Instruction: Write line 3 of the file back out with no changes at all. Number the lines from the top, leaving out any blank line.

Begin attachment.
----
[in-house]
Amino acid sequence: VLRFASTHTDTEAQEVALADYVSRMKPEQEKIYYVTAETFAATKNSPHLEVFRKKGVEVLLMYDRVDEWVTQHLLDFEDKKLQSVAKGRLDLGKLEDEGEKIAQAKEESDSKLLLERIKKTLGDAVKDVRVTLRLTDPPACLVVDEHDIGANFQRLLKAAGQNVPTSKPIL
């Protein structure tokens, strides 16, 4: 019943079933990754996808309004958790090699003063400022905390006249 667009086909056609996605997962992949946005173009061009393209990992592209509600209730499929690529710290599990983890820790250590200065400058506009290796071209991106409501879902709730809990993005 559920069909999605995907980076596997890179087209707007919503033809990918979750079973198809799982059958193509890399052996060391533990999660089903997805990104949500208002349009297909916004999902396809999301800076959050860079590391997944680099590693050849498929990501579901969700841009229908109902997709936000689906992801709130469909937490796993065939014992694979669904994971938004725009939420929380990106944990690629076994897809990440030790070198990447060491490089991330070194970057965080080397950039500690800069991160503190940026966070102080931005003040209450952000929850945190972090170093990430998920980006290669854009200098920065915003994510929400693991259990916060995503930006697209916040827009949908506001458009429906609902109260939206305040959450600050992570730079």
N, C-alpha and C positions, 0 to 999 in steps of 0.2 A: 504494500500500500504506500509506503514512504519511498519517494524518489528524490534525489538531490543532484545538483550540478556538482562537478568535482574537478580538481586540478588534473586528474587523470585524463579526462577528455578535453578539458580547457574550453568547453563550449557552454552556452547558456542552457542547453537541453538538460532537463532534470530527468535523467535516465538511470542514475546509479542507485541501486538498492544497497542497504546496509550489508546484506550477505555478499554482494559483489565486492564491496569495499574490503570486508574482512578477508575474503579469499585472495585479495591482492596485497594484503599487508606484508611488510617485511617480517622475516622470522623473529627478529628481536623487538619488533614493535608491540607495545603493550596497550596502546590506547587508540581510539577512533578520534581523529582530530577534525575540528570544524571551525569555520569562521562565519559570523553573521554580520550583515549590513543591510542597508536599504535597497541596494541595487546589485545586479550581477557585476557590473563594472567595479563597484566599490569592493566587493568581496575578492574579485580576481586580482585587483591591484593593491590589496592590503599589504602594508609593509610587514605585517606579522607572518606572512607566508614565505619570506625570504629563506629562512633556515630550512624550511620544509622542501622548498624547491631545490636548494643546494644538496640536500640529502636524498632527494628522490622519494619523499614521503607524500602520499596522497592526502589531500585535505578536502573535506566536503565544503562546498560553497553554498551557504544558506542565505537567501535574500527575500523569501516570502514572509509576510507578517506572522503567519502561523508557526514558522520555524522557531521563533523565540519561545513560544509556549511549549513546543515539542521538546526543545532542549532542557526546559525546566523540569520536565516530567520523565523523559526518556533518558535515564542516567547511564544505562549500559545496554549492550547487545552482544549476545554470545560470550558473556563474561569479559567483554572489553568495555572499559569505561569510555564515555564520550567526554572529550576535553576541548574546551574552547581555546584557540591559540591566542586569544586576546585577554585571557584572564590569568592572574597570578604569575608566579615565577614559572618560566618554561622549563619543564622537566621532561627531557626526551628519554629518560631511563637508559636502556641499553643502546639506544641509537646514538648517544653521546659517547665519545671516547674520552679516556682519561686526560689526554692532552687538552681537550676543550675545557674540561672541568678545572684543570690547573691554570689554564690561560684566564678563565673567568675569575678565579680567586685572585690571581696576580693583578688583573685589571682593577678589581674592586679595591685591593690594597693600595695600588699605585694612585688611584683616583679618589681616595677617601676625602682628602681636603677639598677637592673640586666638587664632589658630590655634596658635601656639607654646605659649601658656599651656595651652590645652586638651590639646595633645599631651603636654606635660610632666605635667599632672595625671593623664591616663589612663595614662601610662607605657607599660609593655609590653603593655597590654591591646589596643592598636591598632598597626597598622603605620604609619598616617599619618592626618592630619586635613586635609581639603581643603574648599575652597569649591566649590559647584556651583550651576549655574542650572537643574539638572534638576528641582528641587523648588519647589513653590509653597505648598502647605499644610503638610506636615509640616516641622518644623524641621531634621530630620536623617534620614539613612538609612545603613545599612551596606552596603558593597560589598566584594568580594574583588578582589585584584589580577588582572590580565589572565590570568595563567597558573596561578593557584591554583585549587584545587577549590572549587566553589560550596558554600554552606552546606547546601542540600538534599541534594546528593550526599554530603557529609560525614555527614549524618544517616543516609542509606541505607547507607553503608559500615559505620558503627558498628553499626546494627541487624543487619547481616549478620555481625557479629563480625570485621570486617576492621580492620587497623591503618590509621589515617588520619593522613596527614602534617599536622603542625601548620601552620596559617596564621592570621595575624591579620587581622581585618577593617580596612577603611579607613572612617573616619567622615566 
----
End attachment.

């Protein structure tokens, strides 16, 4: 019943079933990754996808309004958790090699003063400022905390006249 667009086909056609996605997962992949946005173009061009393209990992592209509600209730499929690529710290599990983890820790250590200065400058506009290796071209991106409501879902709730809990993005 559920069909999605995907980076596997890179087209707007919503033809990918979750079973198809799982059958193509890399052996060391533990999660089903997805990104949500208002349009297909916004999902396809999301800076959050860079590391997944680099590693050849498929990501579901969700841009229908109902997709936000689906992801709130469909937490796993065939014992694979669904994971938004725009939420929380990106944990690629076994897809990440030790070198990447060491490089991330070194970057965080080397950039500690800069991160503190940026966070102080931005003040209450952000929850945190972090170093990430998920980006290669854009200098920065915003994510929400693991259990916060995503930006697209916040827009949908506001458009429906609902109260939206305040959450600050992570730079």